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Every federal agency has a small business office, the entry point for startups and small companies that want to sell their products or services to the government.
The main function of the OSDBU (Office of Small and Disadvantaged Business Utilization) is to meet with small contractors and advise them on working with their agencies. Any small business can request a meeting, but they must be scheduled in advance.
OSDBUs can be very helpful if you go in prepared. If you go in unprepared, the officers will be much less receptive and you will probably have a short visit.
Once you have a meeting scheduled, there are several things you should do in advance, at the meeting, and afterwards.
Before You Go
Understand that your small business status is NOT your competitive advantage. It’s true agencies need to meet a certain quota of small business vendor use, but the person you’re meeting with wants to know what your company can do to solve their immediate problem.
Know what you bring to the party. What is your company’s key competitive advantage or skill? How does this fit with what the agency buys? Is your skill or product clearly stated in your marketing materials and on your web site? Do you have any government contract experience—prime or sub?
Know how the government buys the thing you’re selling. Is it a GSA Schedule or another contract vehicle? Does the agency step into contract set-asides for small businesses?
If you are new to the market and don’t yet have access to any contracts, understanding which contracts this agency uses is helpful. If you have access to a contract the agency doesn’t use, you need to map out a strategy to get access to the right contract. Each agency has contract preferences.
Resources that will answer the above questions:
- Research the agency website, especially anything to do with procurement. You are looking for information on contracts the agency uses and names of key personnel. Look up the personnel on LinkedIn and either follow them or connect with them.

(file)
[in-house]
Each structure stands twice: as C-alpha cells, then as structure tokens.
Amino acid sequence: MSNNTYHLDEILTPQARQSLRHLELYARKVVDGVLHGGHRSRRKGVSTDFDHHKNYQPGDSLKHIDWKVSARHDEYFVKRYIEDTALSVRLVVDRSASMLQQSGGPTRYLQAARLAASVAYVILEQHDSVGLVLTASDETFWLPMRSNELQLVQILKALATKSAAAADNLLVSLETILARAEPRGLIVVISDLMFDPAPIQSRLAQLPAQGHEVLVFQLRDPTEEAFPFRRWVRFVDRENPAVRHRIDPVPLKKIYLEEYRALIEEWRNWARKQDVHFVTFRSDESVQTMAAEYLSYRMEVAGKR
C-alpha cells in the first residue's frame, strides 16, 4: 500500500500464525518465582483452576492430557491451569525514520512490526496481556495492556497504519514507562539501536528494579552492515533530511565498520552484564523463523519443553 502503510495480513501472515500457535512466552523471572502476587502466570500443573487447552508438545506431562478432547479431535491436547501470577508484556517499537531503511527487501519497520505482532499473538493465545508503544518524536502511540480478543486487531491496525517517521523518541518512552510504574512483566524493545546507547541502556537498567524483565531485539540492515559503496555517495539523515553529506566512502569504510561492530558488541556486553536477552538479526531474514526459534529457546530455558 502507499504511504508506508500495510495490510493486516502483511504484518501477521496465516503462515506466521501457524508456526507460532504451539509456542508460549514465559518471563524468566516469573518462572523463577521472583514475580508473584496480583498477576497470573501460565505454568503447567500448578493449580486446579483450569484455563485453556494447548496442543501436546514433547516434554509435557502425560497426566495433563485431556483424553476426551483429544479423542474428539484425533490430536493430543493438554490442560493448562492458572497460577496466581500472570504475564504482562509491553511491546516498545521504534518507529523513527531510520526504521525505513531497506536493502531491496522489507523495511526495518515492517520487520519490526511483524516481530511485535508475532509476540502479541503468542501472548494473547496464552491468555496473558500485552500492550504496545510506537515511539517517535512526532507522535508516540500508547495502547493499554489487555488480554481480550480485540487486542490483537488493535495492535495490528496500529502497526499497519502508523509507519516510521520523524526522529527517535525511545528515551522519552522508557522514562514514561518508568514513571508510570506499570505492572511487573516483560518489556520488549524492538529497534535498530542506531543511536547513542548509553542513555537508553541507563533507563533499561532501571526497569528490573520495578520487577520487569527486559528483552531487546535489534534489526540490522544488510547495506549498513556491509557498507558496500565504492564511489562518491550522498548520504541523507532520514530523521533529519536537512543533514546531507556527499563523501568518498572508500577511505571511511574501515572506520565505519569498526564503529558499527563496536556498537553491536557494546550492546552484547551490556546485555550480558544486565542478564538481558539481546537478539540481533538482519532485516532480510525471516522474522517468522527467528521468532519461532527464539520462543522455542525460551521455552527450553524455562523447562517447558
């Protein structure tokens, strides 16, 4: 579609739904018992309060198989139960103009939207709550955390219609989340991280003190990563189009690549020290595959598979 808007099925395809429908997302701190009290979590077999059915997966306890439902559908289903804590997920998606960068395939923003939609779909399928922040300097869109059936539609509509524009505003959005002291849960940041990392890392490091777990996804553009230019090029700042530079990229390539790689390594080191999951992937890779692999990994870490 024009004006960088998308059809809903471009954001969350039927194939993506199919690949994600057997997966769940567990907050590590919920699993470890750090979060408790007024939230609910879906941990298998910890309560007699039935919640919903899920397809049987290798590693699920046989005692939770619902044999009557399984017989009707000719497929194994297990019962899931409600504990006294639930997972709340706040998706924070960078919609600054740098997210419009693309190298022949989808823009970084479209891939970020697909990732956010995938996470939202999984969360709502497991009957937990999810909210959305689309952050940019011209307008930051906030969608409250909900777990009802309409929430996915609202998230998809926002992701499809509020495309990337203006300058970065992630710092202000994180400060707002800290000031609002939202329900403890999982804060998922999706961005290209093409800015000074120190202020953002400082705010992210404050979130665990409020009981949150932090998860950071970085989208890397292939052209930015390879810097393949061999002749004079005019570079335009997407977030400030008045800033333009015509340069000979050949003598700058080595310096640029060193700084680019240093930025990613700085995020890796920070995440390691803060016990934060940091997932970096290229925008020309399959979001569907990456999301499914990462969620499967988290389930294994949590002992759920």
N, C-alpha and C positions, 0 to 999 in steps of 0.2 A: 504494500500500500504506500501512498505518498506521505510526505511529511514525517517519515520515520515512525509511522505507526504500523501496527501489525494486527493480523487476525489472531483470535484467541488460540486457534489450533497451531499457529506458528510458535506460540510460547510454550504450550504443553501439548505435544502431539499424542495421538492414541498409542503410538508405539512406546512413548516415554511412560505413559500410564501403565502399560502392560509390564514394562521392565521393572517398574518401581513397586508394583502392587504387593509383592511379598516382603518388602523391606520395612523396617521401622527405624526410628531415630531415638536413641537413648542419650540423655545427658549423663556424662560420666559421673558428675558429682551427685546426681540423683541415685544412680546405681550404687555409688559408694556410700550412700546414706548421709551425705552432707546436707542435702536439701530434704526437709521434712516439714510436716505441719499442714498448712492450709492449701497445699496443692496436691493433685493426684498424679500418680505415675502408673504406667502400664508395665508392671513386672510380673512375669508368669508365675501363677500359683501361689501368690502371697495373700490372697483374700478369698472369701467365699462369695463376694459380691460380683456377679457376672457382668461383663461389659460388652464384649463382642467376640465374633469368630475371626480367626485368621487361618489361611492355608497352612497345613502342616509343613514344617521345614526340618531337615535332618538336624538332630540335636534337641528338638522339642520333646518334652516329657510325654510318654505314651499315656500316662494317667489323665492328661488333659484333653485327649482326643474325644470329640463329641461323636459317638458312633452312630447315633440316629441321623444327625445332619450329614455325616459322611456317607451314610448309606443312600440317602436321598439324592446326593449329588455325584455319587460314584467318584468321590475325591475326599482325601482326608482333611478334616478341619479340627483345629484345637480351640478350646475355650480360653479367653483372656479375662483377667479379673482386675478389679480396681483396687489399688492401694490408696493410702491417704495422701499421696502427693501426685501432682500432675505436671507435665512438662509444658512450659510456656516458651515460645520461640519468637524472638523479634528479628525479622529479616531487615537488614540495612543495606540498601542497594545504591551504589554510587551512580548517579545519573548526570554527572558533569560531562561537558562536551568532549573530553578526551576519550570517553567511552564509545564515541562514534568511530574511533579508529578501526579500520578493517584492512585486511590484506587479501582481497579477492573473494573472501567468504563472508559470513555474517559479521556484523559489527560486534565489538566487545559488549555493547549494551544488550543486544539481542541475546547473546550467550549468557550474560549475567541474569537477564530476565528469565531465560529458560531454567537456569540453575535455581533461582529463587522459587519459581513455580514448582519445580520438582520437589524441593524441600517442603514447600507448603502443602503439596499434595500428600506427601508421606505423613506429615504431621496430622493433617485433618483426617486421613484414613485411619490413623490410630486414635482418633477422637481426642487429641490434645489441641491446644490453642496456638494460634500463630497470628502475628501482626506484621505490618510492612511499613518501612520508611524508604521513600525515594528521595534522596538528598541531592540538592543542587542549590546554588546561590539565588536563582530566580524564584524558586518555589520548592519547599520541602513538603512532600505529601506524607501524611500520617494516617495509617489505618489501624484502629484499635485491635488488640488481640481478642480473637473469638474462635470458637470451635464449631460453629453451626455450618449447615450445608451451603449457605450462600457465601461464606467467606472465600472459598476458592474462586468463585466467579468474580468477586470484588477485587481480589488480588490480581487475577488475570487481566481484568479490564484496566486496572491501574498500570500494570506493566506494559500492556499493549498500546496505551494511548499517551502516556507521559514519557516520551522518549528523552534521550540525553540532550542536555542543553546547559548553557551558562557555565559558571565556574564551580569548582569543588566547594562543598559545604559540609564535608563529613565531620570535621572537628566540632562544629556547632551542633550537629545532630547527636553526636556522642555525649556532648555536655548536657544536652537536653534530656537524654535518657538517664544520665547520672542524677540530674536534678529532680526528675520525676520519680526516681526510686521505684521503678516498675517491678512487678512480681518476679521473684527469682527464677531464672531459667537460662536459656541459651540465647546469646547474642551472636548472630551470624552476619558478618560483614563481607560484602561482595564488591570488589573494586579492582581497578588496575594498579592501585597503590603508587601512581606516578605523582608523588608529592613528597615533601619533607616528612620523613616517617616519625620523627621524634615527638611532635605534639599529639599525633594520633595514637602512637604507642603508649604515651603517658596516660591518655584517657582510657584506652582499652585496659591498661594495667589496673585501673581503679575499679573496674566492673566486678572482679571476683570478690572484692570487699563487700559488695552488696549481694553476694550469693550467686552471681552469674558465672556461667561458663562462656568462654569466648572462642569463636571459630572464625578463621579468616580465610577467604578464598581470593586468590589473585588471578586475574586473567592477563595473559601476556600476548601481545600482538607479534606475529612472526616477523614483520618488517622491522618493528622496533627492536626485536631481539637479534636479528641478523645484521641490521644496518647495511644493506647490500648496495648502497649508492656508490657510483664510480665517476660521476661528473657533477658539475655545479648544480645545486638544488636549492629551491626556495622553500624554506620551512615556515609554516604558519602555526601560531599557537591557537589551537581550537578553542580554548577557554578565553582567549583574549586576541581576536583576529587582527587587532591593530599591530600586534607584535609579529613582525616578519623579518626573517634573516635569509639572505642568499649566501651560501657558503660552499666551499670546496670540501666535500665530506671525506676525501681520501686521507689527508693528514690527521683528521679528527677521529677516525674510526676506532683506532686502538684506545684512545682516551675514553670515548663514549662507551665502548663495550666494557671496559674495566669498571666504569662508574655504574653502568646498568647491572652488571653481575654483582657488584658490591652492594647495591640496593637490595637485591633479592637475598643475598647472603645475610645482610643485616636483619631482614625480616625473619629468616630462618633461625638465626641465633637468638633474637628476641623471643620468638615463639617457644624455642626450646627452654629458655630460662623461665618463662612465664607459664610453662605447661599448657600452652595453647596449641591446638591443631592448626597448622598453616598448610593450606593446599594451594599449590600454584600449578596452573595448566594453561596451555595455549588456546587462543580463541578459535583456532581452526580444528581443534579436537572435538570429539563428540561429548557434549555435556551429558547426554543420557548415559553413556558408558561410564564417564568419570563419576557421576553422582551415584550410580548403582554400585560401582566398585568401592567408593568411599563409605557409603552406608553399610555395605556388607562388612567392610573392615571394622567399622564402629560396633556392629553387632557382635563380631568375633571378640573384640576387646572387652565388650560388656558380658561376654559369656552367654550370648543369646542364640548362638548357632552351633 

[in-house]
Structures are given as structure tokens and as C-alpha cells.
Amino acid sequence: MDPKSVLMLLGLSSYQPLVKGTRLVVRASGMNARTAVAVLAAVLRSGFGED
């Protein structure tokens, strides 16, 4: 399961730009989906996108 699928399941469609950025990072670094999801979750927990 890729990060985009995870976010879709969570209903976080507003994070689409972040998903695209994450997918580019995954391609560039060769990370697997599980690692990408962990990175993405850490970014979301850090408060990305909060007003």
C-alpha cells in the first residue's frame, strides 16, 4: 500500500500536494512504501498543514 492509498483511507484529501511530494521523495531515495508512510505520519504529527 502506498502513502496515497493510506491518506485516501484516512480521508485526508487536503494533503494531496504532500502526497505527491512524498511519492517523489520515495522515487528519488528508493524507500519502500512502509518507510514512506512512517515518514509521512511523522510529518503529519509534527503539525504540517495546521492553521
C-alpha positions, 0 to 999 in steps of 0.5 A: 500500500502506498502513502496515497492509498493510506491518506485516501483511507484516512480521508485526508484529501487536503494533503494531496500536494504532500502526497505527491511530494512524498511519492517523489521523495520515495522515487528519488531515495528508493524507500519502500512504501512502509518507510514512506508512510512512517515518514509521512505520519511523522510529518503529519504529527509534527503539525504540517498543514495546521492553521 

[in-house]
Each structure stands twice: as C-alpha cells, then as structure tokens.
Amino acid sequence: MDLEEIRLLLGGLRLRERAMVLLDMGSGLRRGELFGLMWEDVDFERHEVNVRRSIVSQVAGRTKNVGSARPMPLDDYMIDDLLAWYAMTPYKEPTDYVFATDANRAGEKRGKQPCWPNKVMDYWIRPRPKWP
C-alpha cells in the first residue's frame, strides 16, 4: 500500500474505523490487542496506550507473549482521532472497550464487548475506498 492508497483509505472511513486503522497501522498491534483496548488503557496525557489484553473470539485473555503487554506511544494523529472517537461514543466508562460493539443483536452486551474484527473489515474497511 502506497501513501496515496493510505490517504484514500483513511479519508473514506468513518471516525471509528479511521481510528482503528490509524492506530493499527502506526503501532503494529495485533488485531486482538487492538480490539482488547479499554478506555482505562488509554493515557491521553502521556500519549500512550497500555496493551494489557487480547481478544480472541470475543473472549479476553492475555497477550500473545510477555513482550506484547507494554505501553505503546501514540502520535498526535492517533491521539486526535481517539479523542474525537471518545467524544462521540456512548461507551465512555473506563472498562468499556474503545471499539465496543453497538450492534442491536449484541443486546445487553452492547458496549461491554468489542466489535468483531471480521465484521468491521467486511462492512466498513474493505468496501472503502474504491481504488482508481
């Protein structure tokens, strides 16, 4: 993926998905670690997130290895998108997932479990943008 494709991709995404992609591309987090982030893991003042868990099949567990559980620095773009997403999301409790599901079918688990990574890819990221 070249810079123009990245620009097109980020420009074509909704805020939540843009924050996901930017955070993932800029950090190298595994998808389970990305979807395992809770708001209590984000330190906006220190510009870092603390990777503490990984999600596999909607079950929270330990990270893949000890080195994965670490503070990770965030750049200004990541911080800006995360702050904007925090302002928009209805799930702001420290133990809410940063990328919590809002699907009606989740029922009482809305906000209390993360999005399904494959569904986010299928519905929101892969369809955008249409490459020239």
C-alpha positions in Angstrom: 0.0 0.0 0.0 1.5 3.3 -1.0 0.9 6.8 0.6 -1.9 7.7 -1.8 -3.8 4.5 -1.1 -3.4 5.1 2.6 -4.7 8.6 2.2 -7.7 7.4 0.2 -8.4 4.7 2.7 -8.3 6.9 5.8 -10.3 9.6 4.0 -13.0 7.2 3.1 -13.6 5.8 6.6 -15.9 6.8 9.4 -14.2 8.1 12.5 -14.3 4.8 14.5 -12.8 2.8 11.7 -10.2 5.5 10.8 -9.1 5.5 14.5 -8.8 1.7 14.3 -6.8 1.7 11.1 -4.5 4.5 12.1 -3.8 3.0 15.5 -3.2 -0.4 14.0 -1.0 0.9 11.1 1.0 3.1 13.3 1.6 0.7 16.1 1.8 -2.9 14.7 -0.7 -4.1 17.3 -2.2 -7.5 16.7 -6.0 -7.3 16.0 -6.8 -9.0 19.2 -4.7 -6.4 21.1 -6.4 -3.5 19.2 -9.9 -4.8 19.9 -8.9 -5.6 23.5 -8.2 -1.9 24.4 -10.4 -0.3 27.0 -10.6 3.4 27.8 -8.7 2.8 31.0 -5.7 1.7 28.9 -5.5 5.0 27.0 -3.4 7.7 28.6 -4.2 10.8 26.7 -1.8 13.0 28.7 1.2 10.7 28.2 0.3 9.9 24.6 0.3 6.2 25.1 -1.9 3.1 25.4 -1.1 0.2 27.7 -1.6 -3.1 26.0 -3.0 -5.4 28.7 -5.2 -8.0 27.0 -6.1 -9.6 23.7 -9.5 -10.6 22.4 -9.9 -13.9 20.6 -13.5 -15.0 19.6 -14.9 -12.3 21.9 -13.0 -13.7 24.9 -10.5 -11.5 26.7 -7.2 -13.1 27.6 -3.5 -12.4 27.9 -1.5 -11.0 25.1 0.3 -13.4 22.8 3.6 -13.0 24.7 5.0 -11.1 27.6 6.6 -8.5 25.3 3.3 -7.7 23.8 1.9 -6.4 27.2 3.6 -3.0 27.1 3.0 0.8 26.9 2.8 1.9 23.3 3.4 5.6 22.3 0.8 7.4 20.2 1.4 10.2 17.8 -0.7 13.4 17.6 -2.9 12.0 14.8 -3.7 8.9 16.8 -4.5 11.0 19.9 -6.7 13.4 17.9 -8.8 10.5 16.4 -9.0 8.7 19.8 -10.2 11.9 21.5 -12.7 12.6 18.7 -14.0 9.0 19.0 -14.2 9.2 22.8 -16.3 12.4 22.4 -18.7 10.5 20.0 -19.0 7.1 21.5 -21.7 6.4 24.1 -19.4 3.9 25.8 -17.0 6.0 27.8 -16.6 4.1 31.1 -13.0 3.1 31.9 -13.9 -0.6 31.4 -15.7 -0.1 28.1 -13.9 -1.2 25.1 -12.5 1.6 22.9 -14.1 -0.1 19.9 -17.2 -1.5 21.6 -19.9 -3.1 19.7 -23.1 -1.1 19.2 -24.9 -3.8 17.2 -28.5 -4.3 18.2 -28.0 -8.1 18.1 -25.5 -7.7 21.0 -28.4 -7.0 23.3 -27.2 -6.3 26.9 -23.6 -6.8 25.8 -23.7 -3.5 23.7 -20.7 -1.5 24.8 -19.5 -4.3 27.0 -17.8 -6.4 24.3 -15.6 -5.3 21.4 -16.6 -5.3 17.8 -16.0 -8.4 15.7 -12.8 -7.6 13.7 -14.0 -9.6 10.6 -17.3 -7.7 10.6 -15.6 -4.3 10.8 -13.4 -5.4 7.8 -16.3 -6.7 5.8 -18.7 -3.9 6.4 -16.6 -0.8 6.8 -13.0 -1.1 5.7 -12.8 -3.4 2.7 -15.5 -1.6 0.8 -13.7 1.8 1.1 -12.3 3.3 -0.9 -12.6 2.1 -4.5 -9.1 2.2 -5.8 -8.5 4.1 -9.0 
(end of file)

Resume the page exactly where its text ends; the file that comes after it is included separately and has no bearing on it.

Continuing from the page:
- Search the Federal Procurement Data System (FPDS) to see which contracts the agency prefers.
- Find and read the Office of Management and Budget 300 Submission (aka Exhibit 300). The OMB 300 outlines the upcoming capital expenditures, including the acquisition of IT and professional services. If you are an IT company, read the OMB 53, which is tailored to IT services. Every government department is required to submit both the OMB 300 and 53. After reading those, you need to decide, does what you provide match with what that agency needs?
- Prepare a one-page document to leave behind that details your company information, your area(s) of expertise, NAICS codes, experience and key personnel bios, contact info, pertinent certifications, contracts, and current and past federal clients.
- Follow the agency (as a company page) on LinkedIn.
At the Meeting
Have a plan going in. That means using the information you’ve obtained about the agency and its needs in the meeting. Don’t go in talking about “me” or “my company.” Instead, be prepared to ask intelligent questions that will give you useful information.
Don’t expect a contract by visiting an OSDBU. They don’t make acquisition decisions. Don’t think you are entitled to a contract simply because you’re in a set-aside category—HUBZone, 8a, women-owned, or service-disabled veteran-owned business.
Do go in with the right attitude. Expect to be treated fairly and with respect. Expect to learn about the agency’s mission and challenges. Expect to learn where you might fit into its mission. Expect to learn:
- who the decision-makers are and how to get access to them,
- what contract vehicles the agency prefers and who its incumbent vendors are,
- which large prime contractors are working there and who their small business liaisons (SBLOs) are.
At the meeting, you should be able to get access to the agency’s Forecast of Contract Opportunities. This is a document prepared by the agency regarding anticipated activity on their current contracts—a map of where the spend will occur.
Pro tip: Try to learn at least partial answers to some of these questions ahead of the meeting. The more you know before you go, the more likely you will leave with useful information—information that can lead to business!
After the Visit
You should know by the end of the meeting if the agency is a good target for your services. If so, stay in touch and do what was suggested by the small business officer. Reach out to anyone recommended by the OSDBU and connect on LinkedIn. Send a thank-you email. See if that particular office is on LinkedIn and connect with it.
Keep doing research about what you learned about the agency. Monitor the government media regularly to see what they are doing, and sign up for any news alerts you can find regarding that agency. There are a myriad of information sources available.
If you are new to government contracting, be patient. Invest in your education through legitimate sources, learn how to respond to RFQs and RFPs before actually bidding, leverage LinkedIn to find key personnel, and finally….network, network, network!